sources inside Gotham City Hall hint that Jade
They… They did it? Her quote to the Times about the nonsense being printed… “Next week we’ll hear that…” It was a JOKE!
Aquaman threatens Louisiana with Hurricane
Isadora in feud over fishing boats.
It was over! They’d gone on to something else, as she predicted. Her scandal was literally “yesterday’s news.”
Penguin’s Brothel: The notorious Iceberg
Cocoa-coffee rained over the pages of the Gotham Post.
Dios Mio, it was good to laugh at this stuff again! God’s blessing on you, Renee thought, looking down at the byline, Slott and Templeton, God’s blessing on you and your noble efforts.
The Flick Theatre, one time vaudeville showcase then movie palace then Two-Face hideout, appeared dark. Within its vacant lobby, no lights shown. In the house, the eerie stillness of an empty theatre was made eerier by a single pinlight shining from above. The rows of unoccupied seats looked on the scene: that single ray of godlight shining down on a Lucite case. Within, two perfect ruby necklaces, matching bracelets, and two sets of earrings sparkled in the ghostly beam of light.
In the lobby, two swift forms slipped through the darkness. The one pointed a kind of crossbow at the ceiling; the other aimed a similar devise at the far wall. They shot simultaneously, and arrows trailing a web of reinforced cable wrapped in easy-grip gauze shot past electric eyes to bite securely into their targets. The first figure turned to her sister:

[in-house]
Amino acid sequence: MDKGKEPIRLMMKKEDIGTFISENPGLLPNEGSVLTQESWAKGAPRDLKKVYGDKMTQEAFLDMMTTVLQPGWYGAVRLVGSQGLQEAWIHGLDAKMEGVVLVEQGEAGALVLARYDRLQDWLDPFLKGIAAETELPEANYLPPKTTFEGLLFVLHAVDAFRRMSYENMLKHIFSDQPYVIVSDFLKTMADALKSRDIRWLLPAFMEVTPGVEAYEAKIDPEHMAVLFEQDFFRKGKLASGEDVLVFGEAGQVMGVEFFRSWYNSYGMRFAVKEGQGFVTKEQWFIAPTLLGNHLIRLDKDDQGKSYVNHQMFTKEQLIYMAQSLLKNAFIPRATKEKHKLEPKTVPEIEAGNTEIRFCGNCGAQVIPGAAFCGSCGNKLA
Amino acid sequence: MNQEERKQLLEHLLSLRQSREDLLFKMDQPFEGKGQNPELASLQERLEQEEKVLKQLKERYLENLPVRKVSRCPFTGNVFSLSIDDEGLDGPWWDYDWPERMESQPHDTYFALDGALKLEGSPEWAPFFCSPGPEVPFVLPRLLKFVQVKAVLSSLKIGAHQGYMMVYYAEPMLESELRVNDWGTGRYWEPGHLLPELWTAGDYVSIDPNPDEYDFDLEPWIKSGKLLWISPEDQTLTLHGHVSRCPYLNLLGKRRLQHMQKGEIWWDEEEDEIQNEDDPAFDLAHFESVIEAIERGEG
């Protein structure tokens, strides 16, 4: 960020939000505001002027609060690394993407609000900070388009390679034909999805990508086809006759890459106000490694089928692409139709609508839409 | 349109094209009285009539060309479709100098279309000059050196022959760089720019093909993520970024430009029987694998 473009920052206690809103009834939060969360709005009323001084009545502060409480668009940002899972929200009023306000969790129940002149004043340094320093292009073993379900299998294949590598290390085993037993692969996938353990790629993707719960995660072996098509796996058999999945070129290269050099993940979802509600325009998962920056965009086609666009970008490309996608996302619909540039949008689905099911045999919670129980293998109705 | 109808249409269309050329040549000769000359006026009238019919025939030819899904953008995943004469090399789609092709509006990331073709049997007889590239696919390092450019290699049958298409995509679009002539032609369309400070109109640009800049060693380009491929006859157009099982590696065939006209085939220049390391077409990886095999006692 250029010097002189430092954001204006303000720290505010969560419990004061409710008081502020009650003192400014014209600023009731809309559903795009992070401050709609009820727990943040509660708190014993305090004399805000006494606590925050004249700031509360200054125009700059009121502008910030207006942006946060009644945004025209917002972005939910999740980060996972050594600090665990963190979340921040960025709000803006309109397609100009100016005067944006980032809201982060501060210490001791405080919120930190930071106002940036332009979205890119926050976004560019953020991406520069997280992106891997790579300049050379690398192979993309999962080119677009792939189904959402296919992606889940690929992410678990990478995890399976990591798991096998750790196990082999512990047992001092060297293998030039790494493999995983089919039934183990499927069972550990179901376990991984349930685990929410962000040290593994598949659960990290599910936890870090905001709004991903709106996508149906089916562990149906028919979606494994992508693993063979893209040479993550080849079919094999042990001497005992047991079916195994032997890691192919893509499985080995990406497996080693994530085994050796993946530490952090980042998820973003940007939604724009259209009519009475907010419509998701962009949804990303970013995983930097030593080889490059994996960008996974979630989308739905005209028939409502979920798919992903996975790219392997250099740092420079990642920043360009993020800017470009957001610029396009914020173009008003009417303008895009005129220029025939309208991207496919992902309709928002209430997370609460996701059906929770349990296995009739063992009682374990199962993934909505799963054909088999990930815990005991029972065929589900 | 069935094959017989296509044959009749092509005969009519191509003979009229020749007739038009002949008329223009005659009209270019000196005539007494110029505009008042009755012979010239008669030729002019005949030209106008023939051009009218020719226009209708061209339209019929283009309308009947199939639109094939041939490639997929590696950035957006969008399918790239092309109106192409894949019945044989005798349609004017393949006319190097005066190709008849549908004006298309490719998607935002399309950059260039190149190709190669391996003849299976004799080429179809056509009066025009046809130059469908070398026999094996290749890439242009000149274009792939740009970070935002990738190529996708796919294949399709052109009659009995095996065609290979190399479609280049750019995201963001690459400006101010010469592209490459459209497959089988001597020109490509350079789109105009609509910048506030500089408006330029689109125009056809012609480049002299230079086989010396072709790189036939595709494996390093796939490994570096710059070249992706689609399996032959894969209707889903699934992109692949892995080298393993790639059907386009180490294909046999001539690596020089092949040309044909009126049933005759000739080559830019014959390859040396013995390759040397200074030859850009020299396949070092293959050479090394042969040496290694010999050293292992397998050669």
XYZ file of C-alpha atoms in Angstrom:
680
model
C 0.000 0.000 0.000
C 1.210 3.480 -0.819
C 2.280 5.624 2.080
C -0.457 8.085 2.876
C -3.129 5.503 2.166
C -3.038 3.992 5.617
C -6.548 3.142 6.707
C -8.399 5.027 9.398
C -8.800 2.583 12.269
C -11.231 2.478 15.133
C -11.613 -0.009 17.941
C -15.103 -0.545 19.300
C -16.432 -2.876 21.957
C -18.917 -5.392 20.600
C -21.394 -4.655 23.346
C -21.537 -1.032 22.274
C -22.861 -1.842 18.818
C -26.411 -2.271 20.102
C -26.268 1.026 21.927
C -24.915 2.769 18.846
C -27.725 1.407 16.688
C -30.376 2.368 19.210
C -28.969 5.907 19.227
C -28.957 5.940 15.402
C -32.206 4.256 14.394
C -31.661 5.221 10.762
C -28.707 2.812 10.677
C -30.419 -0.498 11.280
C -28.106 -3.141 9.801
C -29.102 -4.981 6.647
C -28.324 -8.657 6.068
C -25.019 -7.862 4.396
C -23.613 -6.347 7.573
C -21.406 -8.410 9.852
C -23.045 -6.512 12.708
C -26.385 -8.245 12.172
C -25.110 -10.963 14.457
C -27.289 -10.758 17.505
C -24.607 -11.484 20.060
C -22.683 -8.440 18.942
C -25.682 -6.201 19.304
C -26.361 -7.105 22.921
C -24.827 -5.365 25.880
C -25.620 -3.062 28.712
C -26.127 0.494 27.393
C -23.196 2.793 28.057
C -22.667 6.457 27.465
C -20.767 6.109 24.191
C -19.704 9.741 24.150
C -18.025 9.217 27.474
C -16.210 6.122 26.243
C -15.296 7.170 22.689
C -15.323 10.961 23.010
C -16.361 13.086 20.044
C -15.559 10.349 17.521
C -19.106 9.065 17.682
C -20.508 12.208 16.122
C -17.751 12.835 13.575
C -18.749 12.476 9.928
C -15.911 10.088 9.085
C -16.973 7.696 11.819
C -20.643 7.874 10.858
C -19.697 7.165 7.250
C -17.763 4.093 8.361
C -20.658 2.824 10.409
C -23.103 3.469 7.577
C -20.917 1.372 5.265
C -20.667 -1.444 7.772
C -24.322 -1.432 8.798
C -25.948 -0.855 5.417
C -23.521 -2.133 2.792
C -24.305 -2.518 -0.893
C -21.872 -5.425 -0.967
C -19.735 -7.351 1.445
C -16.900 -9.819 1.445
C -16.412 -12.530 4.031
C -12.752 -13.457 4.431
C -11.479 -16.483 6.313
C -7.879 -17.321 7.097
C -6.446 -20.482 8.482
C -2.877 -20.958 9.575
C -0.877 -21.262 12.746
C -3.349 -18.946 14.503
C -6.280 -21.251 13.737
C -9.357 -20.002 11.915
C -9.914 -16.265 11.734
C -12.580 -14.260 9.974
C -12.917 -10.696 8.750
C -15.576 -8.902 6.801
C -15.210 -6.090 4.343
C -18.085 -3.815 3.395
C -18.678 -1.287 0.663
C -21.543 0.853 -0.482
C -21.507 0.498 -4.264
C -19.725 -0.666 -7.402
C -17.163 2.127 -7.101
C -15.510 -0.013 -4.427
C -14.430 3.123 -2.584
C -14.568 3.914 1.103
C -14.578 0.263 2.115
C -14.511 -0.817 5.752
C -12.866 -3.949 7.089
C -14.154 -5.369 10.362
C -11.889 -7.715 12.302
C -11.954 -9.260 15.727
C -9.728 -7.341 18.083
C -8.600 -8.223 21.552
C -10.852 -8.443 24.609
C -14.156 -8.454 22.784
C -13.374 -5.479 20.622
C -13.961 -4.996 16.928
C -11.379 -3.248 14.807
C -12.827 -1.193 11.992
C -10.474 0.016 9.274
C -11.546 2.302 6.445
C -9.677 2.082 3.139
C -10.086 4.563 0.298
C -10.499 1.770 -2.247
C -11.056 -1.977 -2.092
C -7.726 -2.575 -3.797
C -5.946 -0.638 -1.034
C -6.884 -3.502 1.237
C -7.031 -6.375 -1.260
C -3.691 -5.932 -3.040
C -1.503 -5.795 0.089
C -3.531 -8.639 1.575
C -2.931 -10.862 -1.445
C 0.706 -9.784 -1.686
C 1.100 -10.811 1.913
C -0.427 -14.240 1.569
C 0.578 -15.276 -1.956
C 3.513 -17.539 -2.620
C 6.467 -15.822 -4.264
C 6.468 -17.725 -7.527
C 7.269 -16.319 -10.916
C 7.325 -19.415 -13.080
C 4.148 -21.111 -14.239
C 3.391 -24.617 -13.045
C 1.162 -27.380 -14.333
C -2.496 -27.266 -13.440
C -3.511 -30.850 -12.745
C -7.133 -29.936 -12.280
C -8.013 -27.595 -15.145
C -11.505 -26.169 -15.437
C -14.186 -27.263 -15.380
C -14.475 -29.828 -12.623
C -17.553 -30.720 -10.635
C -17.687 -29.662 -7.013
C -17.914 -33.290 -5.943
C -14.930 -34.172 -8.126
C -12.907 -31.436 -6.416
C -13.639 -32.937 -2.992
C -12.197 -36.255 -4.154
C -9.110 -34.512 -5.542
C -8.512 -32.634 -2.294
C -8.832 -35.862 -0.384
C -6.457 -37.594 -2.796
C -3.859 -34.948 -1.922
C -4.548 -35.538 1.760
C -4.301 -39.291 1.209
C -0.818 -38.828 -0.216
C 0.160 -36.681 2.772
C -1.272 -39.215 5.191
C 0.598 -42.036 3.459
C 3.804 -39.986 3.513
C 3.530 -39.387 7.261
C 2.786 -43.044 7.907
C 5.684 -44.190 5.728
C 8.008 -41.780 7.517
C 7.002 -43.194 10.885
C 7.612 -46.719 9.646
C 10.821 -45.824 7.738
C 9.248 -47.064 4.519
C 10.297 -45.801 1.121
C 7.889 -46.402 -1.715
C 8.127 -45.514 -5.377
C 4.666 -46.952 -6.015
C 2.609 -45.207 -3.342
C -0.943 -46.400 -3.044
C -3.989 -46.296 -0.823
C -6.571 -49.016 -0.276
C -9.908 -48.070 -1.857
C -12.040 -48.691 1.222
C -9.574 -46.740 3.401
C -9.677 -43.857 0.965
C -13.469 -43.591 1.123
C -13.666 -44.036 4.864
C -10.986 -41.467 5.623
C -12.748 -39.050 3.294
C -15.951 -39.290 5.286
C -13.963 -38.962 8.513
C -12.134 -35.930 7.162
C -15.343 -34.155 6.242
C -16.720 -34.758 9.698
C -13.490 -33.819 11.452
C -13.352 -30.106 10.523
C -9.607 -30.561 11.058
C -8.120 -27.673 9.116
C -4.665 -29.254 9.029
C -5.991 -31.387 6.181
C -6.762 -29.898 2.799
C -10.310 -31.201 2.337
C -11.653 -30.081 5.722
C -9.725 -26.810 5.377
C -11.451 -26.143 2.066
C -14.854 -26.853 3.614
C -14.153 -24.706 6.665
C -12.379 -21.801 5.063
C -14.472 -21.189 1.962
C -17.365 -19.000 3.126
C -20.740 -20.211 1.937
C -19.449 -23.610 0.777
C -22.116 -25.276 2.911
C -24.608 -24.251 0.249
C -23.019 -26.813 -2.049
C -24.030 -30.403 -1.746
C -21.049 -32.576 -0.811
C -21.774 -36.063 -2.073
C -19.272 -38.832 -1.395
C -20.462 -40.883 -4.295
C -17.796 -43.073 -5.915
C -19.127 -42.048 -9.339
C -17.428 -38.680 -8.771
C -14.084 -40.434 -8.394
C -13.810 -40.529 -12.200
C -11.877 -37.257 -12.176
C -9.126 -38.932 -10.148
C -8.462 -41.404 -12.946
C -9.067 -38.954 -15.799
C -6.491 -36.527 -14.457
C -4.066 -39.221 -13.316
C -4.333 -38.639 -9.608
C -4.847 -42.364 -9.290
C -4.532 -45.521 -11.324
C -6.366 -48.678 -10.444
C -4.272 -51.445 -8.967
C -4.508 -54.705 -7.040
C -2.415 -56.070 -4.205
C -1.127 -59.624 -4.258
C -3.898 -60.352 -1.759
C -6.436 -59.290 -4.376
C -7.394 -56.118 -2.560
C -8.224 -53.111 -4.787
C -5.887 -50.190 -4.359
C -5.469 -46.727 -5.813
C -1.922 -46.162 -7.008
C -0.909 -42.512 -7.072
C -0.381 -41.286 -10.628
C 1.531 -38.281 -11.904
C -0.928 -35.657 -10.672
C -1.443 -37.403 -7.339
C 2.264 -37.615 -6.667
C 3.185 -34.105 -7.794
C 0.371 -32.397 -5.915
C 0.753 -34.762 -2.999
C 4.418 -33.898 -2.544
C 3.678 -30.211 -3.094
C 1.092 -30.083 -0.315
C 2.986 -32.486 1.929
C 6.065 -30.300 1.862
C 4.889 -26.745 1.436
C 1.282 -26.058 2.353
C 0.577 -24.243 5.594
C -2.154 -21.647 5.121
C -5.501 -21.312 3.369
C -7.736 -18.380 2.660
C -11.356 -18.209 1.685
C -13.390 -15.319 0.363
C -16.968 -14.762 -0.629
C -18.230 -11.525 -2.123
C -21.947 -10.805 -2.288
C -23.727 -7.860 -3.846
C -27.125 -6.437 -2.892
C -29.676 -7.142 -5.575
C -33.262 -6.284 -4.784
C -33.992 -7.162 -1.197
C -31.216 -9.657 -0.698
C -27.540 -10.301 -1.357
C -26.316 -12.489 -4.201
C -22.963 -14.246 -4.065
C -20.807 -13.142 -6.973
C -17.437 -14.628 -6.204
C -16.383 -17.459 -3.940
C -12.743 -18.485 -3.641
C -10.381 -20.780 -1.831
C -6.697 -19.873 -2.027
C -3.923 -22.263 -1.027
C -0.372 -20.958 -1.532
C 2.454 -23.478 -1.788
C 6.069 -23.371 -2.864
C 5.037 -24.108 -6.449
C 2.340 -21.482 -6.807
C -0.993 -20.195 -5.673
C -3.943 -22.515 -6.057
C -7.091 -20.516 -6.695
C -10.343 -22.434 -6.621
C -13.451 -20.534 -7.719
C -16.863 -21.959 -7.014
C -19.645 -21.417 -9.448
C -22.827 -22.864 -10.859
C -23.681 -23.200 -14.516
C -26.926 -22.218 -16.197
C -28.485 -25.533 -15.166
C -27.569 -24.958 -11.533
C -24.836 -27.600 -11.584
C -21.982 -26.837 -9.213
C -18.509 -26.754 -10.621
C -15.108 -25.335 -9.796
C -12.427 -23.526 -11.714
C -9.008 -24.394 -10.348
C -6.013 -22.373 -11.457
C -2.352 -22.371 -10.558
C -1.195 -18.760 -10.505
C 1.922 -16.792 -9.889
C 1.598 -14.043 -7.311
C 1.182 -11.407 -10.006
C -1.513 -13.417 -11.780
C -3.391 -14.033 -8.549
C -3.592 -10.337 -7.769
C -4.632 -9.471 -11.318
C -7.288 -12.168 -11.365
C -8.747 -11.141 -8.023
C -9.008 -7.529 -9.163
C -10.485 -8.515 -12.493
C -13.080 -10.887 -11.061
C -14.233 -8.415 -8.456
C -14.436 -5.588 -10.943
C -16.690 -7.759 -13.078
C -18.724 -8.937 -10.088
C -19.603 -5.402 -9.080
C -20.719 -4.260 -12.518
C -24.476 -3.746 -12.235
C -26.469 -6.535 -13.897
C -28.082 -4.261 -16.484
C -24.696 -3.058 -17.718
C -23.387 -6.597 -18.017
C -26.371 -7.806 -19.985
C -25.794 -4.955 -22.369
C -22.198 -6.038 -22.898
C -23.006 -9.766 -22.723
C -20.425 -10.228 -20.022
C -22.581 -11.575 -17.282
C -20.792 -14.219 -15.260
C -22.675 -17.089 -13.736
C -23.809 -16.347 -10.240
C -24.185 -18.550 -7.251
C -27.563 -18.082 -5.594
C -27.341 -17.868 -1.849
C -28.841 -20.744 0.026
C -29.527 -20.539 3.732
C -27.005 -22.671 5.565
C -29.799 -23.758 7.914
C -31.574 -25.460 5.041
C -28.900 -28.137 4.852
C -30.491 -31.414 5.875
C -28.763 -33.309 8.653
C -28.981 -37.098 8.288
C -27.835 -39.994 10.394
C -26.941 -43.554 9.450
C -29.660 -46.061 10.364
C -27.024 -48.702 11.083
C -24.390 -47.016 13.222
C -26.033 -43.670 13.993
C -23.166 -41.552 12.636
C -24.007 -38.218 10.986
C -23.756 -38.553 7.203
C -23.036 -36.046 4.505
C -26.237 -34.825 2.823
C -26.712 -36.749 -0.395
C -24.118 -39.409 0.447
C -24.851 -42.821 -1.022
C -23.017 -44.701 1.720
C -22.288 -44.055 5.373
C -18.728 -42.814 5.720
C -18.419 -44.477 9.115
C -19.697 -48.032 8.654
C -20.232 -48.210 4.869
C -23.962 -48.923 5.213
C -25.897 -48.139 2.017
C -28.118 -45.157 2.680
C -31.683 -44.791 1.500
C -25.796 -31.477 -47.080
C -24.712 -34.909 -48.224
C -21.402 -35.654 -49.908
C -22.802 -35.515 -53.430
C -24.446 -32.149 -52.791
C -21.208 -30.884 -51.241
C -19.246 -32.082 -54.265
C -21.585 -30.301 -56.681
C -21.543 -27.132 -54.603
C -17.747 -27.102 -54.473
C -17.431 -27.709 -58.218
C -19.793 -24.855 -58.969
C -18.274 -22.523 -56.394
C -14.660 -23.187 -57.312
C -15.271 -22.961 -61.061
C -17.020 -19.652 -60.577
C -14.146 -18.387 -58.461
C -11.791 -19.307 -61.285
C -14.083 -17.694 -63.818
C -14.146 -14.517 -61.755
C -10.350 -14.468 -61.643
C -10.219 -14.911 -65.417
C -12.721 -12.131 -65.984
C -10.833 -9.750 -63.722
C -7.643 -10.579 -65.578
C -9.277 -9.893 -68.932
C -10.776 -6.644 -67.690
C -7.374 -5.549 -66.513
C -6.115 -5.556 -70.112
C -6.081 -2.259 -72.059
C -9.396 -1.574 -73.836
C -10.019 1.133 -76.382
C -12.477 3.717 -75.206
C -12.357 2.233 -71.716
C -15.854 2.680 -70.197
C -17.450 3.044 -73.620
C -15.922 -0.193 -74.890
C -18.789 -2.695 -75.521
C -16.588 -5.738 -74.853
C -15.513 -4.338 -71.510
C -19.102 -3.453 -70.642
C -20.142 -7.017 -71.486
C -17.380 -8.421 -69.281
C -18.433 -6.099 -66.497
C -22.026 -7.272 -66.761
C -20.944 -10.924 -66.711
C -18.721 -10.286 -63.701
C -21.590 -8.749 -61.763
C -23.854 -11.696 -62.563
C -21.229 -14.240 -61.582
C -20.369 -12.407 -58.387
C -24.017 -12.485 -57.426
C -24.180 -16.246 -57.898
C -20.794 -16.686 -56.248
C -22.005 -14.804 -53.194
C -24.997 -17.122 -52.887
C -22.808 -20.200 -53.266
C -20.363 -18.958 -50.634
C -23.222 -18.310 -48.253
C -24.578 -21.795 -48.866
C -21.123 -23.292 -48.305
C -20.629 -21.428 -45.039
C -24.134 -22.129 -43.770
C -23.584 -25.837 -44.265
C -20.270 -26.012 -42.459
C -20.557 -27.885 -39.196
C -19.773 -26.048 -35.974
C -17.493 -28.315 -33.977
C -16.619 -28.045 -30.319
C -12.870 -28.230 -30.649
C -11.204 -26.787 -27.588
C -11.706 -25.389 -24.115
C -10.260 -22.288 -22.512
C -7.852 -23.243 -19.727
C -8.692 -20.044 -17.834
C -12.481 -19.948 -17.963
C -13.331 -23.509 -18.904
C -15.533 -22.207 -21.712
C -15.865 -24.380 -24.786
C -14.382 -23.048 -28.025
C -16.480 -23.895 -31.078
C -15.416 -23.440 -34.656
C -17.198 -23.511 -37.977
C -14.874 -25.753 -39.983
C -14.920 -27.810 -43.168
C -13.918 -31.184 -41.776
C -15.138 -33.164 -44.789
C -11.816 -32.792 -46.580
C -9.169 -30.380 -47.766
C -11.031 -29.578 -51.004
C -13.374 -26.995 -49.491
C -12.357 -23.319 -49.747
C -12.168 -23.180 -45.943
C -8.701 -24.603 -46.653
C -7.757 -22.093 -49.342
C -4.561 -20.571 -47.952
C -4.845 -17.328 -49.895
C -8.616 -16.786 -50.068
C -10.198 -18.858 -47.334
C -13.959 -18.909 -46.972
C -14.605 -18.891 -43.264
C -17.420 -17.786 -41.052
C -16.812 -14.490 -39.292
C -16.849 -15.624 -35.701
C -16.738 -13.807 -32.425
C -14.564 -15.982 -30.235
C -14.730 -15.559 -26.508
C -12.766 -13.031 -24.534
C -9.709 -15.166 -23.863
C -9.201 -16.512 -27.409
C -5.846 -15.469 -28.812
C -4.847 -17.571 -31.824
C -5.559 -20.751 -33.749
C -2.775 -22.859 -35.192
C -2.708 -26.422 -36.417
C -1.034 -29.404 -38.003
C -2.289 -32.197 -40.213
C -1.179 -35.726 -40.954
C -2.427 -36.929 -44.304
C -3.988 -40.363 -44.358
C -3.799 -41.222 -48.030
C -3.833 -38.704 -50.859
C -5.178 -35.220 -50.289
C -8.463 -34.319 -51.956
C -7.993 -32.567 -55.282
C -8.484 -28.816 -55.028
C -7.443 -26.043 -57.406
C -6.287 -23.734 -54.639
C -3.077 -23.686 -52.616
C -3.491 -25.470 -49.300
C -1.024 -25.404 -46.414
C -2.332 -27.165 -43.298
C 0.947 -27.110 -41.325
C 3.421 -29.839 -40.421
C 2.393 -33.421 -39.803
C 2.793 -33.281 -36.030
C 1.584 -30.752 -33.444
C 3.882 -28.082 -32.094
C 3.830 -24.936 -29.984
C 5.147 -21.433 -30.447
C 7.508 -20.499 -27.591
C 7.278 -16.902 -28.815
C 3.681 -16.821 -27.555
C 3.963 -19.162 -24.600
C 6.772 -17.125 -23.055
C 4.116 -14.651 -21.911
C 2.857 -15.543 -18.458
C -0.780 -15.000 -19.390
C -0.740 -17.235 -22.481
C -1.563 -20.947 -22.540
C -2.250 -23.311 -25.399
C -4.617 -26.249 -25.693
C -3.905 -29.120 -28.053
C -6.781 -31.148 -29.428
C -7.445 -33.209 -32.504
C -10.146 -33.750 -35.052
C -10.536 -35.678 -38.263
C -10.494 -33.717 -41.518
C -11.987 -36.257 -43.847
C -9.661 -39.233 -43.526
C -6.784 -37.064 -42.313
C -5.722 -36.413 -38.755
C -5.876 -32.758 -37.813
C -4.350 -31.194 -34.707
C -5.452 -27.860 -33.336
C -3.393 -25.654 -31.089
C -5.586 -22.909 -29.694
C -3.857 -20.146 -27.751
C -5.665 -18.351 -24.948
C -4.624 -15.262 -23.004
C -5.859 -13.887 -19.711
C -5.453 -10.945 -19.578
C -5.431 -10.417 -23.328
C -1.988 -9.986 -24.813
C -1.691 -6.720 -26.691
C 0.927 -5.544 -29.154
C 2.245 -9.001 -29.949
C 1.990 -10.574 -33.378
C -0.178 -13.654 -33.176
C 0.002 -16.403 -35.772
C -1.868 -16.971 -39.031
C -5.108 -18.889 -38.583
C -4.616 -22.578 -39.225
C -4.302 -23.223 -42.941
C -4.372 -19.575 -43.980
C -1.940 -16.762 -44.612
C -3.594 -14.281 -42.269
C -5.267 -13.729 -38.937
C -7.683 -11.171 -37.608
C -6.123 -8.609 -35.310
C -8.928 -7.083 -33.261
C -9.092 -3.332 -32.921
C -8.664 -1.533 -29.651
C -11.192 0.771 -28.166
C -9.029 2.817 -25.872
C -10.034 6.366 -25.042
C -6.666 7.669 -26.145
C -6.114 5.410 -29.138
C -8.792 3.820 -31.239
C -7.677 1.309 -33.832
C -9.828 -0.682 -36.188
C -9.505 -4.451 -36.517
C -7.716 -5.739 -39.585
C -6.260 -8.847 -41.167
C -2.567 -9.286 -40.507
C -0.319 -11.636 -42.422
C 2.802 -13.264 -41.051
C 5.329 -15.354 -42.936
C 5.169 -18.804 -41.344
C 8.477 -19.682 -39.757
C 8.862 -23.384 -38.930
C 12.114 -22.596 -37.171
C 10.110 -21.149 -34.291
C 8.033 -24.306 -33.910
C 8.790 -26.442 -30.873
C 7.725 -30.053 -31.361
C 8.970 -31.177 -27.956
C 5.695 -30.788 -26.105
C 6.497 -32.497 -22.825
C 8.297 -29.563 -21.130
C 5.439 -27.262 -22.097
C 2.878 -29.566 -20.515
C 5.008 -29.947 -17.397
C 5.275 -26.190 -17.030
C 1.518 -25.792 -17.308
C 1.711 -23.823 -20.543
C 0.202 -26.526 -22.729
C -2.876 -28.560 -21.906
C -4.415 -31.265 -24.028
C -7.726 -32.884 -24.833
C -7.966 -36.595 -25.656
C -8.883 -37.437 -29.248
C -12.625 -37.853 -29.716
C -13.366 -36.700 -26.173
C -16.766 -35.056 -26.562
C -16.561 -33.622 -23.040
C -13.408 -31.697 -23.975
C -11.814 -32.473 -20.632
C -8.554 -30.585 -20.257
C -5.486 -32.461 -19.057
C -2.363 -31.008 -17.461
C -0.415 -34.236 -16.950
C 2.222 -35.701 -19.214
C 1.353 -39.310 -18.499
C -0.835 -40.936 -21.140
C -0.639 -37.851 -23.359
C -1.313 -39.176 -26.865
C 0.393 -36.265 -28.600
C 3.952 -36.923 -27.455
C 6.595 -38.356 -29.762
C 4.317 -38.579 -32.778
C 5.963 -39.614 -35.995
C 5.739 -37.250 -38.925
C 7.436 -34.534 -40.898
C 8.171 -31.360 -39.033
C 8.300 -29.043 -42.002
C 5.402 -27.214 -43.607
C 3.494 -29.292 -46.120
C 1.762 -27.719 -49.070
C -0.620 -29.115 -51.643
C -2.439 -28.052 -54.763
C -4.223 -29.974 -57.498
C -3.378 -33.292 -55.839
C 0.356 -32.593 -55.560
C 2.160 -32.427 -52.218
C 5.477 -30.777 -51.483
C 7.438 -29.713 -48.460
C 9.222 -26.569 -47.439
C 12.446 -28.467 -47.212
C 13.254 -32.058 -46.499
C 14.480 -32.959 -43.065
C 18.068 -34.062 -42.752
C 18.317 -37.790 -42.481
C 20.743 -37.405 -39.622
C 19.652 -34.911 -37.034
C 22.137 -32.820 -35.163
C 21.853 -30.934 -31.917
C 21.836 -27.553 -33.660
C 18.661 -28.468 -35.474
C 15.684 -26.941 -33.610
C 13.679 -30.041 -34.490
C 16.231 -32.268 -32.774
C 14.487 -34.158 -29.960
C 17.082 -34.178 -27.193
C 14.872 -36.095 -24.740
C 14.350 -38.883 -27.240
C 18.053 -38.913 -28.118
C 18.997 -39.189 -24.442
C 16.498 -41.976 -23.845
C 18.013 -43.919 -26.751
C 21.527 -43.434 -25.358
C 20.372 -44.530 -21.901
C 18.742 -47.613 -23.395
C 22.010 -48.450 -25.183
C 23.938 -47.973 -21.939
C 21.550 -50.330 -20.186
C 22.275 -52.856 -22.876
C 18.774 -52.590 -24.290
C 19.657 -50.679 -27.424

“This is more fun than that twerpy little guy that just opened his front door to us.”
Margot shrugged, and Akiki climbed the first cable as if it were the flimsy ladder to the circus trapeze. When she’d ascended to eight feet, well above the beams that activated Two-Face’s defense system, she took a small but heavy disc, an inch and a half in diameter, and telescoped it out into a three-foot-long bar. This she fastened to twin ropes hanging from the ceiling…
Margot was already in position atop the first rope by the time the dangling trapeze swung back for her. Soon, she had joined her sister at the far side of the lobby before the entrance to the main theatre.